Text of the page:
Although it was written decades ago, Bel Kaufman’s Sunday in the Park remains just as relevant today, if not more so, to what it means to be a man. Her story centers on a family enjoying a Sunday afternoon at the park and is told predominantly from the wife’s perspective. Relaxing on a bench, the wife watched happily as her son Larry played in the sand box before her. Sitting next to her, while reading the ‘Times Magazine section,” was her husband Morton.
Morton. A man as nerdy as his name sounded. Who was, “So citypale, cooped up all week inside the gray factorylike university.”
As Larry played on, she noticed another boy digging in the sand too. This boy was fatter, more aggressive than Larry. And his father, a grizzly looking man, sat on the opposite side and “seemed to be taking up the whole bench as he held the Sunday comics close to his face.”
Suddenly the fat boy threw sand at Larry, making him upset. After hesitating a moment, the wife intervened;
‘Don’t do that, little boy,’ she said sharply, leaning forward on the bench. ‘You mustn’t throw sand!’ The man on the bench moved his mouth as if to spit again, but instead let her speak. He did not look at her, but at the boy only. ‘You go right ahead, Joe,’ he said loudly. ‘Throw all you want. This here is a public sandbox.’
She felt a sudden weakness in her knees as she glanced at Morton.
Morton was listening too. But he hid under his magazine. Seeming to hope the matter would solve it self.
He put his Times down carefully on his lap and turned his fine, lean face toward the man, smiling the shy, apologetic smile he might have offered a student in pointing out an error in his thinking. When he spoke to the man, it was with his usual reasonableness. ‘You’re quite right,’ he said pleasantly, ‘but just because this is a public place….’
The other man cut him off, and an argument ensued until the large man said “Aw, shut up!” They both rose. Morton reluctantly. The wife nervously imagined the coming violence, about what she should do, how she should react.
Morton adjusted his glasses. He was very pale. ‘This is ridiculous,’ he said unevenly. ‘I must ask you….’
‘Oh, yeah?’ said the man. He stood with his legs spread apart, rocking a little, looking at Morton with utter scorn. ‘You and who else?’
For a moment the two men looked at each other nakedly.
Then Morton backed down.
‘Come on, let’s get out of here.’ He walked awkwardly, almost limping with self-consciousness to pick up his son Larry and left with his wife by his side.
At first she was relieved. There was no violence. No one was hurt. But as they left the park, she began to feel something else, something…
Inescapable. She sensed that it was more than just an unpleasant incident, more than defeat of reason by force. She felt dimly it had something to do with her and Morton, something acutely personal, familiar, and important.
While walking to their car, Morton rambled on and tried to rationalize his defeat. But the more he did, the more distant she became.
Getting pulled further away from the sandbox, Larry’s cries grew worse. But once he started dragging his feet, Morton and his wife finally had enough.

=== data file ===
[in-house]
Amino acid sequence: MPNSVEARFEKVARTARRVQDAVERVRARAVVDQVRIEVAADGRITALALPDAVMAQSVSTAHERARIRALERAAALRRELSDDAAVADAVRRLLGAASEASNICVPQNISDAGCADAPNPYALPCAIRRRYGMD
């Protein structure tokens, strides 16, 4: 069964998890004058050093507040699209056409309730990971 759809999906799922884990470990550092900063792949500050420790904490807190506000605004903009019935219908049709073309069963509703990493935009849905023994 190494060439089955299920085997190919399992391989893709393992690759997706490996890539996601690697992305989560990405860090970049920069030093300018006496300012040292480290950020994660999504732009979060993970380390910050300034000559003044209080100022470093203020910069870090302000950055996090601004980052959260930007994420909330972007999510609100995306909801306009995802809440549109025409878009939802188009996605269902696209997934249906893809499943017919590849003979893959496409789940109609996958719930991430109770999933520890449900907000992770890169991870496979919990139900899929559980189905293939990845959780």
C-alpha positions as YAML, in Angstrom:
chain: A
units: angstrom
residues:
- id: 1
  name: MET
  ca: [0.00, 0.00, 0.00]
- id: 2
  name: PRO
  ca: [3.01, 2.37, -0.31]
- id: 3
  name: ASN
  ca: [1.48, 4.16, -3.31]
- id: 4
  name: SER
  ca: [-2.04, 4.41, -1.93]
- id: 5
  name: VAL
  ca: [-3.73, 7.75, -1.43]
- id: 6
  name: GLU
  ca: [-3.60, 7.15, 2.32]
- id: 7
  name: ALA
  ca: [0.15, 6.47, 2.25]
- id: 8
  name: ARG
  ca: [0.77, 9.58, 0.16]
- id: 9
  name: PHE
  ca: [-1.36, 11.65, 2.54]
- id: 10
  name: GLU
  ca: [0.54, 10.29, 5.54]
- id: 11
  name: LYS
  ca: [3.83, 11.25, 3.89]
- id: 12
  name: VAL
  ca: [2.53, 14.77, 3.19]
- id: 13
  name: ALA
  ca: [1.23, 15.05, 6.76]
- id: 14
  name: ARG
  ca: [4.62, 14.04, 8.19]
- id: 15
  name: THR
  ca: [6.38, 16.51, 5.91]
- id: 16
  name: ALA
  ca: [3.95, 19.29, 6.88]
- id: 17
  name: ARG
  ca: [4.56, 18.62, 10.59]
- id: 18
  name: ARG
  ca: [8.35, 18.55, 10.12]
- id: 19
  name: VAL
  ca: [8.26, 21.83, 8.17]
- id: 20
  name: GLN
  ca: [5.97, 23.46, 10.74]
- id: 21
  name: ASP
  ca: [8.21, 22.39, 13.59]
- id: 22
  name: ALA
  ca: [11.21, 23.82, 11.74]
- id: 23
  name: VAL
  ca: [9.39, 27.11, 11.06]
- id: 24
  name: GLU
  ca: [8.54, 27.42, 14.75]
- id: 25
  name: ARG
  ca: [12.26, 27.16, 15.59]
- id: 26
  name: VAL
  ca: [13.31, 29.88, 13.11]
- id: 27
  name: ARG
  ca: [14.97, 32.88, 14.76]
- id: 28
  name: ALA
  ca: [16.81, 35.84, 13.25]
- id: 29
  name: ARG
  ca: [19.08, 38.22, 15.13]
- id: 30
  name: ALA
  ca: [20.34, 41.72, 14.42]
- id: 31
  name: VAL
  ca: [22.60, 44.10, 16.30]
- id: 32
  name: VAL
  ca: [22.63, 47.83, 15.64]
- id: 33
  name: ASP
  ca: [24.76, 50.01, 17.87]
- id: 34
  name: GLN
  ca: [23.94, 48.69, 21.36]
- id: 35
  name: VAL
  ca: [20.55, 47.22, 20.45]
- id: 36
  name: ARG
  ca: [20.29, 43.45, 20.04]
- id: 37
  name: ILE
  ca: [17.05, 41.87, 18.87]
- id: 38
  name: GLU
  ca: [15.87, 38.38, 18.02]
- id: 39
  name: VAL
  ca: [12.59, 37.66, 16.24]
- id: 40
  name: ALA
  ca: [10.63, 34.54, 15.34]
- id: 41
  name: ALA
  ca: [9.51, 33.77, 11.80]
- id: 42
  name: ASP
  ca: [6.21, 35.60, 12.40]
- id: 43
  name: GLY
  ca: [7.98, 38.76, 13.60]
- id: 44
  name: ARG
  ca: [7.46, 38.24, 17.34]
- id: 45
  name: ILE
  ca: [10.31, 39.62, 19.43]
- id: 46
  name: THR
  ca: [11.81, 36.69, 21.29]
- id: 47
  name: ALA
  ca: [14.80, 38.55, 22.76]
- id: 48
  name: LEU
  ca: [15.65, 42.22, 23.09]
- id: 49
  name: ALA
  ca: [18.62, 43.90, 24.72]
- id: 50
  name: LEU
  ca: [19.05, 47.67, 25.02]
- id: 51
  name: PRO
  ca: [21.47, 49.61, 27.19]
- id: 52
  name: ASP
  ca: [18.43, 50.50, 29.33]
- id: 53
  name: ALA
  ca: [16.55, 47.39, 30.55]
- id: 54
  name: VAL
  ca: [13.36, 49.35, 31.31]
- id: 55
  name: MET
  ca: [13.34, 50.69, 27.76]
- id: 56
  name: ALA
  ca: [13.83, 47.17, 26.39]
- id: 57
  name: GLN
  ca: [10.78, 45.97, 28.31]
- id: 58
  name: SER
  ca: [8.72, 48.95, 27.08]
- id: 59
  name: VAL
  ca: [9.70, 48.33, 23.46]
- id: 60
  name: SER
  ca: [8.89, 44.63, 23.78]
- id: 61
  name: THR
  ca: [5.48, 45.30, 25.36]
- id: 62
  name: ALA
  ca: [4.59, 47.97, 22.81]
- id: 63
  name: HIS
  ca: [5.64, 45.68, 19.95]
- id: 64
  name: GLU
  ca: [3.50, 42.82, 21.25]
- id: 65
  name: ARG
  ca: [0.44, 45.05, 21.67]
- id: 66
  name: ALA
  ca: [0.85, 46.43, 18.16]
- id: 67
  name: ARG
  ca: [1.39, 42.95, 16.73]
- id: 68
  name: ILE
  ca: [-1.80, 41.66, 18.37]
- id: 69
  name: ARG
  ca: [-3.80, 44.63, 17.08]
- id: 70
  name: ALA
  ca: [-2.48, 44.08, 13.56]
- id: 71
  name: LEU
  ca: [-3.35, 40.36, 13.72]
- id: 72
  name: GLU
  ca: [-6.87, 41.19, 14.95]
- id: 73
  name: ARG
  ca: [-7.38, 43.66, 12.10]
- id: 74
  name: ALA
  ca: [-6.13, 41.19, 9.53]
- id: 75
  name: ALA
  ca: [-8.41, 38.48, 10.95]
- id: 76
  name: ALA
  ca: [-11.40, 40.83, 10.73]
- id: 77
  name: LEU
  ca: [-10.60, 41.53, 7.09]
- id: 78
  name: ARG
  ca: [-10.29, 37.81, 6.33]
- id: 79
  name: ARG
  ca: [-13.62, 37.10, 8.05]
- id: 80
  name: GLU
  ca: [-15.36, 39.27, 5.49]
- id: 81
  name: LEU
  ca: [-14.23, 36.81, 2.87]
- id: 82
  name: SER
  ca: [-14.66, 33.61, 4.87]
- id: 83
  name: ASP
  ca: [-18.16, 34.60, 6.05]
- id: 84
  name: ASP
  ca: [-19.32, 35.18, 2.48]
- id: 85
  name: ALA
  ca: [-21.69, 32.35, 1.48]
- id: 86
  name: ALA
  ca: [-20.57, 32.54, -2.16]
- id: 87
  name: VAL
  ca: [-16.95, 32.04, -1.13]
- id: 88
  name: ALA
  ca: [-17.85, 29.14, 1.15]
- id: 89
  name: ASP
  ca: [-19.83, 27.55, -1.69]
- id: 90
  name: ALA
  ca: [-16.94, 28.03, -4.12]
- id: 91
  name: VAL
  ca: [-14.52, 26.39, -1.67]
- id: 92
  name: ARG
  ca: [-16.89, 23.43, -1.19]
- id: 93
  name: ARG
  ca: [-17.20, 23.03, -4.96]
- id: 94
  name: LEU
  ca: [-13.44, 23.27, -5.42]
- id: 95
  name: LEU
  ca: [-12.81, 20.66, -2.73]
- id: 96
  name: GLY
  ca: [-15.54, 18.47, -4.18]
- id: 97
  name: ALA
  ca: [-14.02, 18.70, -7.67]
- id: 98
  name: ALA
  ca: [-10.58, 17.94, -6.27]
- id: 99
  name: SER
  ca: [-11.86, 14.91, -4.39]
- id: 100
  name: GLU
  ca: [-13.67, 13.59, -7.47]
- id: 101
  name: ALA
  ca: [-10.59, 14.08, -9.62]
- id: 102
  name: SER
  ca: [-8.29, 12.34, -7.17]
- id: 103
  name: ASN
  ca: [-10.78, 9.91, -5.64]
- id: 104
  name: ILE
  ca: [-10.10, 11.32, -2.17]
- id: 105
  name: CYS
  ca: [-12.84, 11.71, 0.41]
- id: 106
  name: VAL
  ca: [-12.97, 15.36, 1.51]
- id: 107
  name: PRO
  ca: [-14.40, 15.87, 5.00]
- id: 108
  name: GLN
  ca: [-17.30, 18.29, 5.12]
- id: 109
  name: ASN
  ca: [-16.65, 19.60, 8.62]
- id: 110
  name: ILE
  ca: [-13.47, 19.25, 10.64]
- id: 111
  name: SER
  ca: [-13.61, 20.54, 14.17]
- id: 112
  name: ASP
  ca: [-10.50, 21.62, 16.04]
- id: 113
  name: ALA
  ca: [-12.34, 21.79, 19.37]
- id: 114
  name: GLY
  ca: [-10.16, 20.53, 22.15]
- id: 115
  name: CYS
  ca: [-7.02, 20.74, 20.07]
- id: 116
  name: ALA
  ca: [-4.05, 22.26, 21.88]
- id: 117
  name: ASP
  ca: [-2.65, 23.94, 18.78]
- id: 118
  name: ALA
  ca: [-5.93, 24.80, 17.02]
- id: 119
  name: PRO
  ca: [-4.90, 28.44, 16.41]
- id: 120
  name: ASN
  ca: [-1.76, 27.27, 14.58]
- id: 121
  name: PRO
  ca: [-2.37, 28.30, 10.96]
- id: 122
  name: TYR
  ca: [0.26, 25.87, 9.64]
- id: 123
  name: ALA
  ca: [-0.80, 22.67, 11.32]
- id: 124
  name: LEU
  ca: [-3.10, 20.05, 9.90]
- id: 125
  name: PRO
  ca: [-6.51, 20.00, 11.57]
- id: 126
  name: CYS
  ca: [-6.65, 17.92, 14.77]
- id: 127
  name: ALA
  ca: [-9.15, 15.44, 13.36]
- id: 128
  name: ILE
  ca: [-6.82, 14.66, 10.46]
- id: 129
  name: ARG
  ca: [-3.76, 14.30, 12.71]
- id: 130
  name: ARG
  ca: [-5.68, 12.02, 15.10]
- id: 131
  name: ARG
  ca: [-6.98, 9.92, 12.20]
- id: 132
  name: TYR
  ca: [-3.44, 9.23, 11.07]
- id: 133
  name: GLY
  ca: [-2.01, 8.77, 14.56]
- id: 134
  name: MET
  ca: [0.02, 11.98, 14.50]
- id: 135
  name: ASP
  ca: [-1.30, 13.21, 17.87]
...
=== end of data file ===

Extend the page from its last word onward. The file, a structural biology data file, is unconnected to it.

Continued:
‘If you can’t discipline this child, I will,’ Morton snapped, making a move toward the boy.
But her voice stopped him. She was shocked to hear it, thin and cold and penetrating with contempt. ‘Indeed?’ she heard herself say. ‘You and who else?’
At first glance Bel Kaufman’s story seems simple: There’s a stronger male, Morton backs down, he’s a wimp, needs bigger balls, women hate beta males, etc…
We know that already. But there’s another point to her story that’s hidden below the surface. Because Kaufman’s story isn’t just about lacking courage, it’s about what causes that cowardice; namely, apathy.
As a man, your first reaction to the story might be that she’s saying being a big brute pays off more than being a weakling. The big guy might have shown some dominating, alpha characteristics, but to think that way is to miss Kaufman’s point entirely.
The wife didn’t care that Morton was a nerd; that’s probably why she married him. Perhaps she was one too. But it was Morton’s lack of anger, his lack of pride in himself that bothered her. That he never developed the animal-like rage proving that he was the family’s protector in the most critical of moments.
…more than defeat of reason by force. She felt dimly it had something to do with her and Morton, something acutely personal, familiar, and important.
Morton’s cowardice proved to her what she knew deep down all along, that he didn’t love his family enough the way she did.
It is critical to realize that Kaufman never gave the wife a name in the story but did for the husband. By doing this she was trying to show that the wife had given her up identity to the family, and expected Morton do the same by being a man and fulfilling his end of the bargain.
That courage isn’t so much about standing up for yourself as it is about standing up for others. But he didn’t and that was the source of her resentment. So repeating the “You and who else” remark was a way of saying, “How are you going to raise your son to be a man if you’re not even one yourself?”
The great thing about Bel Kaufman is that she came from a time where women encouraged men to be what they are and not what they should be.
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